Once you’ve got your head around the idea of a panel interview, it’s not really that scary of an idea. All it takes is a bit of work and know-how, and you’ll be as prepared as you would be for any other interview. We’ve come up with a few tips on how to prepare for and succeed in a panel interview.

1. Inform yourself beforehand

As soon as you find out that it will be a panel interview, get to work collecting as much information as you can. Find out how many people will be there, what their titles are, and ideally what connection they have to the job you’re applying for. If they don’t tell you this in the initial email or phone call, you can always get in touch with them to find out. They’ll appreciate you going the extra mile to prepare!

2. Share your attention

It’s not always clear who has the most say in the panel interview process, or whose vote might get your application thrown out. That’s why you should give everyone an equal amount of attention. That goes for eye contact, addressing them in questions, and bringing copies of things like your CV. Everyone deserves a look in, and it’s nice to be nice.

3. Watch your body language

It’s common in a panel interview to have the candidate sit in the middle of the room, so that they can see and be seen by everyone. That means you don’t have a table or desk to hide behind, so they can see every move you make. It’s important to keep your body language in check so you don’t give off signs of nervousness or disinterest. Try to stay as relaxed and comfortable as you can.

4. Know who you’re talking to

When you do get a chance to ask the interview panel a few questions, it’s important that you ask them to the right people. For example, if the question is about the team dynamics, it’s better to ask the team lead than the HR rep. Think about it – who’s more likely to know? Not only will you get better information, but you’ll also show that you’ve been listening and are well informed about the company and its employees.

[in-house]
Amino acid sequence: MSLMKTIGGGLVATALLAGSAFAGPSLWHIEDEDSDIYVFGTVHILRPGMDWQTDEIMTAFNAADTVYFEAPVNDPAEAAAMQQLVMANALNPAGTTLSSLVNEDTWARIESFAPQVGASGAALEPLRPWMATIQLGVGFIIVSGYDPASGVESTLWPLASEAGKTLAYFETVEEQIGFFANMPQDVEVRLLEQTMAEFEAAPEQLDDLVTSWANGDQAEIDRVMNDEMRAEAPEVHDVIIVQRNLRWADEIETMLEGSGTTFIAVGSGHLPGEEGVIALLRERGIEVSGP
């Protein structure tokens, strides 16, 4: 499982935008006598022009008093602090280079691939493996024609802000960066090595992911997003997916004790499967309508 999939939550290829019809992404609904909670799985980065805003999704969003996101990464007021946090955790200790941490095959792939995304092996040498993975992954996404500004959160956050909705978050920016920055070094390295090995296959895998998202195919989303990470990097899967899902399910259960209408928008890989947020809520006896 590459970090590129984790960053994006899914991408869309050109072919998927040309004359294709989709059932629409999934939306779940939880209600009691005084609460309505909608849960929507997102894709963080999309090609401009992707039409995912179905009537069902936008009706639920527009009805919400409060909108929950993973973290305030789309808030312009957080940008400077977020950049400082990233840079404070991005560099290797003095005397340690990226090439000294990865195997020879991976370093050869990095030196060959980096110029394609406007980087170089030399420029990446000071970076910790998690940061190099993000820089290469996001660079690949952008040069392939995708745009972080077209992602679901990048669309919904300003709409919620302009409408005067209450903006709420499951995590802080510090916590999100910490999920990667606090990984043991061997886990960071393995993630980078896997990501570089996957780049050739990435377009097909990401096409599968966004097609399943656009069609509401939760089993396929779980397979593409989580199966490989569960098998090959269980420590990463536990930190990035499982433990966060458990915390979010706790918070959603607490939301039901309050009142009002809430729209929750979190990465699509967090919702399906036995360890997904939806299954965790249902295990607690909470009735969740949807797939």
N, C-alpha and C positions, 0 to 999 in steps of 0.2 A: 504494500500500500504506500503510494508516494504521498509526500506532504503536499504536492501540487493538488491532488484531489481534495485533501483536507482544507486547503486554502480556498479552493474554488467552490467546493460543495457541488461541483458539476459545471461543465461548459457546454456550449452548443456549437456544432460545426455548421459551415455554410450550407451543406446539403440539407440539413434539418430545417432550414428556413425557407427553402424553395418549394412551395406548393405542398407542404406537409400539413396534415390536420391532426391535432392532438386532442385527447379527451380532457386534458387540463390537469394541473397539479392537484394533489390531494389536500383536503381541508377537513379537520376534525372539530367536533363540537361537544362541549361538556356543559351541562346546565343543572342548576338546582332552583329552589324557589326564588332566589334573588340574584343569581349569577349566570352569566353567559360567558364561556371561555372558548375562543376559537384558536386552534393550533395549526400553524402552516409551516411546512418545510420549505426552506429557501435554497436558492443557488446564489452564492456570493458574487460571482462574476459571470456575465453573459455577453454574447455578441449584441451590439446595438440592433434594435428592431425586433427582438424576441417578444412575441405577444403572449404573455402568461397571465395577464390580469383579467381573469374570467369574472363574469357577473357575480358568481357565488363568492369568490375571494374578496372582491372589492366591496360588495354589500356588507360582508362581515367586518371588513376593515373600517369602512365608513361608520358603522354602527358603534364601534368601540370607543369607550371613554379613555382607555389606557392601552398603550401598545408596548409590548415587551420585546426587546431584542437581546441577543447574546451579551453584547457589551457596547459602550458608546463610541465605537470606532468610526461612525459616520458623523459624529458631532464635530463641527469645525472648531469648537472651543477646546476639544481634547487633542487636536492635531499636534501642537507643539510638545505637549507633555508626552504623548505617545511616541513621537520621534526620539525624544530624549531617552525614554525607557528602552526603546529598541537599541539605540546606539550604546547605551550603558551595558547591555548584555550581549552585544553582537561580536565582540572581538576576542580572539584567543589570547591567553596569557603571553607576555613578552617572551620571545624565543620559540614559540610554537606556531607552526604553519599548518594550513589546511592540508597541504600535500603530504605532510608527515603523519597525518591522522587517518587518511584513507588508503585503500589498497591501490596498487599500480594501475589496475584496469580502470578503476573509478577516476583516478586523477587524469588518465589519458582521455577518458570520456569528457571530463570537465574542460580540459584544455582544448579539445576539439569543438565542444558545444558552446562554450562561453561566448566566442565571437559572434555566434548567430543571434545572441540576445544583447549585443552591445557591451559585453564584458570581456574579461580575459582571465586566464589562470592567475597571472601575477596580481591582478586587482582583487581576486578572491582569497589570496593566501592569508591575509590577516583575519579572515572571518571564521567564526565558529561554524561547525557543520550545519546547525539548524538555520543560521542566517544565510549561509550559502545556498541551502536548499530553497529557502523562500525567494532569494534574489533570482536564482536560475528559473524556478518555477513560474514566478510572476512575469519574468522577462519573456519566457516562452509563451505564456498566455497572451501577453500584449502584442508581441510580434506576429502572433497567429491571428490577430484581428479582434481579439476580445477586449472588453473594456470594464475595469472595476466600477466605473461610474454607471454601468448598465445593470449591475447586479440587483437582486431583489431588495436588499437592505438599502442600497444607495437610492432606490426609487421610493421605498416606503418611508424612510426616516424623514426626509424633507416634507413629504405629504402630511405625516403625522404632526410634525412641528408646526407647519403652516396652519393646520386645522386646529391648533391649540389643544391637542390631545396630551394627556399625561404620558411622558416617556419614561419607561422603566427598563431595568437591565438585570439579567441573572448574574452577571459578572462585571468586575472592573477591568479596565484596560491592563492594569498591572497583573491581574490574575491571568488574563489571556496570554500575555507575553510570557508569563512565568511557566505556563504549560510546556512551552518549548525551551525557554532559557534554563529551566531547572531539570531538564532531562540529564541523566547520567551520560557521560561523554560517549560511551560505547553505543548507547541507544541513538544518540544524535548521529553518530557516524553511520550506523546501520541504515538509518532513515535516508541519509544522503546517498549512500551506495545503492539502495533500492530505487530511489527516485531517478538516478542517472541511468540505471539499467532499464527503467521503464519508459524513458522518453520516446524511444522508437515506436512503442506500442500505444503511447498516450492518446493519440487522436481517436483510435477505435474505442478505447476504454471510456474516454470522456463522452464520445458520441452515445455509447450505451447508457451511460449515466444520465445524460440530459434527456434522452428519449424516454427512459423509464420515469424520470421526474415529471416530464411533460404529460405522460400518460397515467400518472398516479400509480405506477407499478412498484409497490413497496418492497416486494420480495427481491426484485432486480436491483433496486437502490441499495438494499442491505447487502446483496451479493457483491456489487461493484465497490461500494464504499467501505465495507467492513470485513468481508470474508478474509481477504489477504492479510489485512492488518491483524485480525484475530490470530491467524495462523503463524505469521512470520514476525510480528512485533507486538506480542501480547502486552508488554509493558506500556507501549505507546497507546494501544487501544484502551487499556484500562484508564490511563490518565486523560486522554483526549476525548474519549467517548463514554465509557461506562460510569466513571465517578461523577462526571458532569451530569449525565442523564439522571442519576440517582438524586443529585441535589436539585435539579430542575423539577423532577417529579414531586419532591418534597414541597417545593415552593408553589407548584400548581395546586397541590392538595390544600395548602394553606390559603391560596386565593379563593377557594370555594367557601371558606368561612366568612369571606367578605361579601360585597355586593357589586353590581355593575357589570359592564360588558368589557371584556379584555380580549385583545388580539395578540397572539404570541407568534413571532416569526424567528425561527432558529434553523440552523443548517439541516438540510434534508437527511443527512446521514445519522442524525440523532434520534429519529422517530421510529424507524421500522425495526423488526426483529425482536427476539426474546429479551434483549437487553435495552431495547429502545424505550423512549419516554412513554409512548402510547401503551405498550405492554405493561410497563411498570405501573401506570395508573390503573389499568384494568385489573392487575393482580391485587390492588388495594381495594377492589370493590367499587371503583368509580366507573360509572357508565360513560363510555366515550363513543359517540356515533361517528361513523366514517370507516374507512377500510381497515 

5. Treat it like any other interview

At the end of the day, a panel interview isn’t all that different from any other format. You’ll be asked questions, give good answers, and be evaluated on how well you fit the job. Don’t get too caught up in the details, or let yourself get stressed about the number of people; it’s better to focus on being prepared and having confidence in yourself.

Panel interviews: in short

Panel interviews are a quick and easy way for a company to review a candidate. They can tick lots of boxes at once by having multiple people interview one person in one go. There’s no need to worry about having a panel interview; they’re not as scary as they seem, and there can actually be some benefits. Our tips for you to be successful at a panel interview are:

  1. Know as much as you can about the panel before you go in.
  2. Give everyone the same amount of attention and respect.
  3. Keep your body language relaxed and calm.
  4. Address your questions to the right people.
  5. Don’t stress – it’s not that deep.

Follow these guidelines, and there’s no reason why you won’t do brilliantly during the panel interview process. Need some more tips? We have loads of information on general interview prep, which you can apply here too. Check out all our interview tips, and you’ll have a job before you know it. Haven’t landed yourself an interview yet? Your CV might need a bit of an upgrade - try out our free CV builder to give it a makeover.

FAQs about panel interviews

  • Are panel interviews hard?

  • A panel interview is no more difficult than a regular one-on-one setting. It may seem more scary and daunting because there are more people, but we’re sure you can get through it. Follow our tips and tricks when preparing and in the interview itself, and you shouldn’t have anything to worry about.

  • What kind of questions are asked during a panel interview?

  • The questions you’ll get in your panel interview depend on the job you’re going for. They may be more specific if there are experts in the field present, but just focus on giving the best answers you can.